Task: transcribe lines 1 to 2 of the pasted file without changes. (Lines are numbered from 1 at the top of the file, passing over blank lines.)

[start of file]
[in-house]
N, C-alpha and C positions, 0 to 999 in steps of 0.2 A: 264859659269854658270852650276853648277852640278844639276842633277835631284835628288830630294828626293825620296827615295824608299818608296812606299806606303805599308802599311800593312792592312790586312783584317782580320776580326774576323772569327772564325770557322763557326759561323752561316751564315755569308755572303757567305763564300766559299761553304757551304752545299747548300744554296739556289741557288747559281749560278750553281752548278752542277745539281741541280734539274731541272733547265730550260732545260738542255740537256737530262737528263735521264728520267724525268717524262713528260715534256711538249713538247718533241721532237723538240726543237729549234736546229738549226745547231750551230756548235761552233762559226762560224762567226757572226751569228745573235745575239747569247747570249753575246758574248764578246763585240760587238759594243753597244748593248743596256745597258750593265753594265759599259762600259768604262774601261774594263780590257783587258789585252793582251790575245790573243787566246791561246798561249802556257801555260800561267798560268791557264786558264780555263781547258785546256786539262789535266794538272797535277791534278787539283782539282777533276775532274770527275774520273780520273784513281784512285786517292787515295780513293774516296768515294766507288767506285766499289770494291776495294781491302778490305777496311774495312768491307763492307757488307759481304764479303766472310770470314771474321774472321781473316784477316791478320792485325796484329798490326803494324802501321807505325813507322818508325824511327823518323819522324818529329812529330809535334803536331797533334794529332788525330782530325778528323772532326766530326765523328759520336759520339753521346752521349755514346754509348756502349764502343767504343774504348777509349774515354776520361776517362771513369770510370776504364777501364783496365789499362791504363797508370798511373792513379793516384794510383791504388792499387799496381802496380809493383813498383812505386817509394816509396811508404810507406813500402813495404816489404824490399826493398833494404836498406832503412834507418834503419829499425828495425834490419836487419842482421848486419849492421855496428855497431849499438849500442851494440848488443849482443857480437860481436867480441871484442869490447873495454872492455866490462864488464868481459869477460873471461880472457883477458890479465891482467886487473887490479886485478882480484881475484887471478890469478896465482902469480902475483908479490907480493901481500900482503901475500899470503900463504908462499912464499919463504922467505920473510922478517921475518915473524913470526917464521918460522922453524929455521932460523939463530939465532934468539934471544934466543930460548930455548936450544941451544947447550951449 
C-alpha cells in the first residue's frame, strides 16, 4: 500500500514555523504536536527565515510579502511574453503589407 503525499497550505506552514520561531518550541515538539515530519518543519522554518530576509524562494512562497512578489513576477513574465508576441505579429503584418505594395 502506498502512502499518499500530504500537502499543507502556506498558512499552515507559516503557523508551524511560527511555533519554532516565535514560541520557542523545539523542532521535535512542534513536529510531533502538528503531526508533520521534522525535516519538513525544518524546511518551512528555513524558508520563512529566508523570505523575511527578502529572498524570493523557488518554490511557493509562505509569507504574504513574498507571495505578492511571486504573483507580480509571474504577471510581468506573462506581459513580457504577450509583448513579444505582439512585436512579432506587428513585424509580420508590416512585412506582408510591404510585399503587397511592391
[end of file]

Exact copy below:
[in-house]
N, C-alpha and C positions, 0 to 999 in steps of 0.2 A: 264859659269854658270852650276853648277852640278844639276842633277835631284835628288830630294828626293825620296827615295824608299818608296812606299806606303805599308802599311800593312792592312790586312783584317782580320776580326774576323772569327772564325770557322763557326759561323752561316751564315755569308755572303757567305763564300766559299761553304757551304752545299747548300744554296739556289741557288747559281749560278750553281752548278752542277745539281741541280734539274731541272733547265730550260732545260738542255740537256737530262737528263735521264728520267724525268717524262713528260715534256711538249713538247718533241721532237723538240726543237729549234736546229738549226745547231750551230756548235761552233762559226762560224762567226757572226751569228745573235745575239747569247747570249753575246758574248764578246763585240760587238759594243753597244748593248743596256745597258750593265753594265759599259762600259768604262774601261774594263780590257783587258789585252793582251790575245790573243787566246791561246798561249802556257801555260800561267798560268791557264786558264780555263781547258785546256786539262789535266794538272797535277791534278787539283782539282777533276775532274770527275774520273780520273784513281784512285786517292787515295780513293774516296768515294766507288767506285766499289770494291776495294781491302778490305777496311774495312768491307763492307757488307759481304764479303766472310770470314771474321774472321781473316784477316791478320792485325796484329798490326803494324802501321807505325813507322818508325824511327823518323819522324818529329812529330809535334803536331797533334794529332788525330782530325778528323772532326766530326765523328759520336759520339753521346752521349755514346754509348756502349764502343767504343774504348777509349774515354776520361776517362771513369770510370776504364777501364783496365789499362791504363797508370798511373792513379793516384794510383791504388792499387799496381802496380809493383813498383812505386817509394816509396811508404810507406813500402813495404816489404824490399826493398833494404836498406832503412834507418834503419829499425828495425834490419836487419842482421848486419849492421855496428855497431849499438849500442851494440848488443849482443857480437860481436867480441871484442869490447873495454872492455866490462864488464868481459869477460873471461880472457883477458890479465891482467886487473887490479886485478882480484881475484887471478890469478896465482902469480902475483908479490907480493901481500900482503901475500899470503900463504908462499912464499919463504922467505920473510922478517921475518915473524913470526917464521918460522922453524929455521932460523939463530939465532934468539934471544934466543930460548930455548936450544941451544947447550951449 